It’s problematic in Messianic space to the degree that Gentile expectations can lead us down the “one new man” path a bit too far, but again, local customs should be understood ahead of time so there won’t be any surprises.
I don’t observe Easter in any sense and basically, I even shun it, so Passover is the Yom Tov in which I (silently within myself) honor Rav Yeshua’s symbolic sacrificial death and resurrection which gives us all the hope that in our Rav’s merit, we too shall share a place at the banquet of Abraham, Isaac, and Jacob (Matthew8:11)in the world to come.
At the first seder my father would be brief, (In his explanations of the Haggada, etc.) in order to eat the afikoman before midnight. On the second night, however, he would expound at length; he began the seder before 9 p.m. and ended at about 3 or 4 in the morning, dwelling at length on the explanation of the Haggada.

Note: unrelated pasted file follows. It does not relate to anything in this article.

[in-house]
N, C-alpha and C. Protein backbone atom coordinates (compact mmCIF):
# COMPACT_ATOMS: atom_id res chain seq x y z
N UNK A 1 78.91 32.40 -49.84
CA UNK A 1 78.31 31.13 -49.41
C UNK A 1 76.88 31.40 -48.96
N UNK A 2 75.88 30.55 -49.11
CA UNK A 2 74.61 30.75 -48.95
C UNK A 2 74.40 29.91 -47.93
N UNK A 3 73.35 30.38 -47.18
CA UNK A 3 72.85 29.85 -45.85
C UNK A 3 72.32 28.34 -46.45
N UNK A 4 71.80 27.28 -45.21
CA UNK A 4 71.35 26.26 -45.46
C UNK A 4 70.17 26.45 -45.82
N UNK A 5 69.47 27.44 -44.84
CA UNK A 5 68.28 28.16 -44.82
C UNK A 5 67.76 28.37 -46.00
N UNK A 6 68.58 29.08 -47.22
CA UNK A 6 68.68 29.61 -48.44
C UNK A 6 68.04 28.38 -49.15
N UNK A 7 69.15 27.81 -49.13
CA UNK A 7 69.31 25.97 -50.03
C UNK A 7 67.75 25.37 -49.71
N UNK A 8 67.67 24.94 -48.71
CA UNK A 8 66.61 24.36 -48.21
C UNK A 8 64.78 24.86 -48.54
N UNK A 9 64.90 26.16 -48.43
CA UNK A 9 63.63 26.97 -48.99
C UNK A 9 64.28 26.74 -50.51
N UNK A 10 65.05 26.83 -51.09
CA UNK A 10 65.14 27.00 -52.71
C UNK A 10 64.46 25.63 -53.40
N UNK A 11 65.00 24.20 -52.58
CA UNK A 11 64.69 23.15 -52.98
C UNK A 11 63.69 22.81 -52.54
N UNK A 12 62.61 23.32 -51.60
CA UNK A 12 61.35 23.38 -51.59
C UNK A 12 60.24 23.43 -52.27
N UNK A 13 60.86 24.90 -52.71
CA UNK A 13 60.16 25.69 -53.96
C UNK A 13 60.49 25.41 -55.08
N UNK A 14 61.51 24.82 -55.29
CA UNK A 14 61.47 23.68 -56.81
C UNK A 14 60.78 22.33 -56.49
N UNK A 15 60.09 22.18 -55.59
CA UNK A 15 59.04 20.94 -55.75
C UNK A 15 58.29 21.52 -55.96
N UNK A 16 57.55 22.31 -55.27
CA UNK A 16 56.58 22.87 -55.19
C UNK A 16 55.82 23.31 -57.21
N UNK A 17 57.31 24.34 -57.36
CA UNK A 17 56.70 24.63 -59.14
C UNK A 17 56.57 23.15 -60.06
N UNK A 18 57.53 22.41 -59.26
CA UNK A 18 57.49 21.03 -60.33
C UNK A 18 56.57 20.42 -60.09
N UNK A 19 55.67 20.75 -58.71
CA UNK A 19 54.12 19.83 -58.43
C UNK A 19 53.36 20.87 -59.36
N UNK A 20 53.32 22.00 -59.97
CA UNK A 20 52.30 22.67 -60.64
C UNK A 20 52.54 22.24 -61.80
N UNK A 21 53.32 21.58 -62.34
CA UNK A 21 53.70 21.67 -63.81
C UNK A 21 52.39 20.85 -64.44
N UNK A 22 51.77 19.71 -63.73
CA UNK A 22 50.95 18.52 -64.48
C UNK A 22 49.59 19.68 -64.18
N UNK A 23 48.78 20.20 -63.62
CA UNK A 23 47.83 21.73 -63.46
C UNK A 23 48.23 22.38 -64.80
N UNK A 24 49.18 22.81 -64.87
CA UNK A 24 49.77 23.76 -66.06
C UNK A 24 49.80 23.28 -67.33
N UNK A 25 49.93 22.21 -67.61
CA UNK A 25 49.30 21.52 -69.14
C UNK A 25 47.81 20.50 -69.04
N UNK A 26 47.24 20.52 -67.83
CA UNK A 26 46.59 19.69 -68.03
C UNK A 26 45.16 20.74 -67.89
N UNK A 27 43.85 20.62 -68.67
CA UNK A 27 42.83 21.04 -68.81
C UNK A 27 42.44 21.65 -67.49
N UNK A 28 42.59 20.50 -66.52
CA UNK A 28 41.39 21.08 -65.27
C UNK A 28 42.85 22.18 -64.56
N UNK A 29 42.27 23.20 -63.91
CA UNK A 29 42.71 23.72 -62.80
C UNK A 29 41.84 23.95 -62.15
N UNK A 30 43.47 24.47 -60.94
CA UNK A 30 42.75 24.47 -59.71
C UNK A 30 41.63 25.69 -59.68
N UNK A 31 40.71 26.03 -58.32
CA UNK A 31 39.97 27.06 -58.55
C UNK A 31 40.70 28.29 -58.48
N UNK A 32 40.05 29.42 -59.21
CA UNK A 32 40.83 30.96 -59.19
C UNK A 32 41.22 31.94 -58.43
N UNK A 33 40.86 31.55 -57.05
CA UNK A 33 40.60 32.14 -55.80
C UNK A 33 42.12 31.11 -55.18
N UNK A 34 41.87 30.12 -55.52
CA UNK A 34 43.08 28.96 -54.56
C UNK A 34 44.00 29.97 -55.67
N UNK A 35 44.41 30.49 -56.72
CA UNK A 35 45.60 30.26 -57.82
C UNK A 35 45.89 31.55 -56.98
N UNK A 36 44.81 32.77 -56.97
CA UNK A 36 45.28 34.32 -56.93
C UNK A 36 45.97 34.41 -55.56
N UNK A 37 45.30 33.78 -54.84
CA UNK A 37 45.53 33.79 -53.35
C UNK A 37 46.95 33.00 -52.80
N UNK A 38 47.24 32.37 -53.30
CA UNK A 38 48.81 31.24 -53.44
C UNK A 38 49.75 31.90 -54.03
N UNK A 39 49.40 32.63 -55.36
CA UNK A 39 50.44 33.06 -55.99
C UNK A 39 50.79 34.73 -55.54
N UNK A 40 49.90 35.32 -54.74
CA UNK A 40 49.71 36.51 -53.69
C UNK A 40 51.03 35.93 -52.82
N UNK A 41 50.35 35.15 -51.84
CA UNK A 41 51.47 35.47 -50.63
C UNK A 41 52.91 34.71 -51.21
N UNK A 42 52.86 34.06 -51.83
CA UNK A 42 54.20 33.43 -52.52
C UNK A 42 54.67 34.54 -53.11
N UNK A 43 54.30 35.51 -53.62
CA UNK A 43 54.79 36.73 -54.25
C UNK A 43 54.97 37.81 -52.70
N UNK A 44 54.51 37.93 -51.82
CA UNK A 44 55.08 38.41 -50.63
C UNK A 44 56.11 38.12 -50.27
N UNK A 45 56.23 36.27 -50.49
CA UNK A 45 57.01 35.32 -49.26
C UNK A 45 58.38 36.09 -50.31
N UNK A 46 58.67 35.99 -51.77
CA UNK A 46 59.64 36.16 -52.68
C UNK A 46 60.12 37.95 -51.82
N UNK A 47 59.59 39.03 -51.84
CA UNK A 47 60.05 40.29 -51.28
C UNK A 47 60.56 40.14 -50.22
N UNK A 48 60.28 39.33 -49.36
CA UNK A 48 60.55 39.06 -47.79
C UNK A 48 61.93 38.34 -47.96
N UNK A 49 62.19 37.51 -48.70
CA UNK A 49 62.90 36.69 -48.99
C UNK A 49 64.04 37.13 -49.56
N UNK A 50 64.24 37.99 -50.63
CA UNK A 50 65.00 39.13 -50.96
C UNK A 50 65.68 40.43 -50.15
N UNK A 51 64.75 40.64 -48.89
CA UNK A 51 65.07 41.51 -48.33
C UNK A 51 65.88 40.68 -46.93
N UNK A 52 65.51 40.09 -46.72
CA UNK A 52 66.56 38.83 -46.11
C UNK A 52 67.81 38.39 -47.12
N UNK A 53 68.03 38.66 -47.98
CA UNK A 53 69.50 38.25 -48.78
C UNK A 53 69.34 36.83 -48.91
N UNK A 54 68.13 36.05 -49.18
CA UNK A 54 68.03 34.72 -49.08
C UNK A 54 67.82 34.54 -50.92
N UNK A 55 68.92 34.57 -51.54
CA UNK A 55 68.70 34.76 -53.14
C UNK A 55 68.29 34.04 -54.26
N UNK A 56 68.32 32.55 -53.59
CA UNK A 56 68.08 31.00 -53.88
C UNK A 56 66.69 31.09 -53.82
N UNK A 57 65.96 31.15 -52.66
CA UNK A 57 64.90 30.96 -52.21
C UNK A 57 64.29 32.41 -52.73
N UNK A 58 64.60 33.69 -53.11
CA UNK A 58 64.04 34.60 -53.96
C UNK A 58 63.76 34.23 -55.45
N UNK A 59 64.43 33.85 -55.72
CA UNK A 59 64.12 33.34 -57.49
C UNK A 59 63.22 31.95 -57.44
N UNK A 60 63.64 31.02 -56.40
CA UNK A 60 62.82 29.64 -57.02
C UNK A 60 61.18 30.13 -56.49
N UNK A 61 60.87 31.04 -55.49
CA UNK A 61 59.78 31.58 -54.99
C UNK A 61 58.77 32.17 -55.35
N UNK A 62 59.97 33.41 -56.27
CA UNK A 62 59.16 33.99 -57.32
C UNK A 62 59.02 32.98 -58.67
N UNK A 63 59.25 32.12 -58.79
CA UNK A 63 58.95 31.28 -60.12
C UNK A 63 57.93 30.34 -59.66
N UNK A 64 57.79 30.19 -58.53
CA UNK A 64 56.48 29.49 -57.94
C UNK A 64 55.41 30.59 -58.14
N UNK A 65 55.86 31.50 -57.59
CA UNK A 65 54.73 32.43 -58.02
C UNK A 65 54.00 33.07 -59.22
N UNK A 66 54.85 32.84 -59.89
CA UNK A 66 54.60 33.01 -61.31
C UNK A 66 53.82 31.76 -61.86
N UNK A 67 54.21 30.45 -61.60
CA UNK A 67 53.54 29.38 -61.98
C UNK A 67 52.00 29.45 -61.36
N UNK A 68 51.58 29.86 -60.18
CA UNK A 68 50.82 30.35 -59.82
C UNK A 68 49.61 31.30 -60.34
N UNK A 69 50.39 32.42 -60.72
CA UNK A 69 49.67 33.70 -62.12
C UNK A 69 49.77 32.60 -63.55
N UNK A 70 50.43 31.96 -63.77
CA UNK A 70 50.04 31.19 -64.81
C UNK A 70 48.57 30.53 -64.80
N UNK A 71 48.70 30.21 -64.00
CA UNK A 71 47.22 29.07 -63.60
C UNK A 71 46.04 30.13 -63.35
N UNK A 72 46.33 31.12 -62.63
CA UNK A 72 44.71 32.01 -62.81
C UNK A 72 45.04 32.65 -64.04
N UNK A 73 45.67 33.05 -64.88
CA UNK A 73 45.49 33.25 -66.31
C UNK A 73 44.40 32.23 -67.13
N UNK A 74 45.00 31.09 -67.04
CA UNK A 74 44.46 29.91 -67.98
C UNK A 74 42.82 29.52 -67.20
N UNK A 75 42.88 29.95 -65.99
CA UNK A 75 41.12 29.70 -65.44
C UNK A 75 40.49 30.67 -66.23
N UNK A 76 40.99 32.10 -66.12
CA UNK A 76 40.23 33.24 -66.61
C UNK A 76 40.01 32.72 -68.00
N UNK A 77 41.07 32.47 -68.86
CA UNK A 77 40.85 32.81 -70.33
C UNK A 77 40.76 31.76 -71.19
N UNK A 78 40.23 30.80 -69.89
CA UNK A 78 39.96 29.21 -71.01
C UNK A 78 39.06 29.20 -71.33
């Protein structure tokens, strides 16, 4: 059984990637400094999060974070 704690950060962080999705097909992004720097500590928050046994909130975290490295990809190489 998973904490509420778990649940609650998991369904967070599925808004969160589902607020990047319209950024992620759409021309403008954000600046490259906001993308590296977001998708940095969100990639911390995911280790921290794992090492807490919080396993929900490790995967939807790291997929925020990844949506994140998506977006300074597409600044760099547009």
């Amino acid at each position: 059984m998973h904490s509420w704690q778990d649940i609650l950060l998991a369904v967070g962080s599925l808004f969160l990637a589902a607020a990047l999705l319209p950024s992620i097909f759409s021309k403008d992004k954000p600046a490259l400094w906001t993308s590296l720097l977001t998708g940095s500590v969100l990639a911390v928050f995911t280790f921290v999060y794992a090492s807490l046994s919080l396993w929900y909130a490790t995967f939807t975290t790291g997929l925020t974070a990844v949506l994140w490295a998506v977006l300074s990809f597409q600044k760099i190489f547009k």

The Alter Rebbe declared: The matza of the first evening of Pesach is called the Food of Faith; the matza of the second evening is called the Food of Healing. When healing brings faith (“Thank you, G-d, for healing me”) then clearly there has been illness. When faith brings healing, there is no illness to start with.
-Compiled and arranged by the Lubavitcher Rebbe, Rabbi Menachem Mendel Schneerson, of righteous memory, in 5703 (1943) from the talks and letters of the sixth Chabad Rebbe, Rabbi Yosef Yitzchak Schneersohn, of righteous memory. Chabad.org
As I write this, it is still Friday morning. I have to admit, I’m a little nervous. I haven’t had a chance to practice with the Haggadah yet and given my work schedule, I doubt I’ll have the time after I get home before the seder begins.
Of course, there will just be four of us, but still, it’s important that the telling go smoothly.
In deference to the holiness of Pesach, I’m publishing this immediately after I write it, since the next opportunity won’t be until Monday the 6th.
I know I posted this in a comment my previous blog post but I want to draw more attention to these words: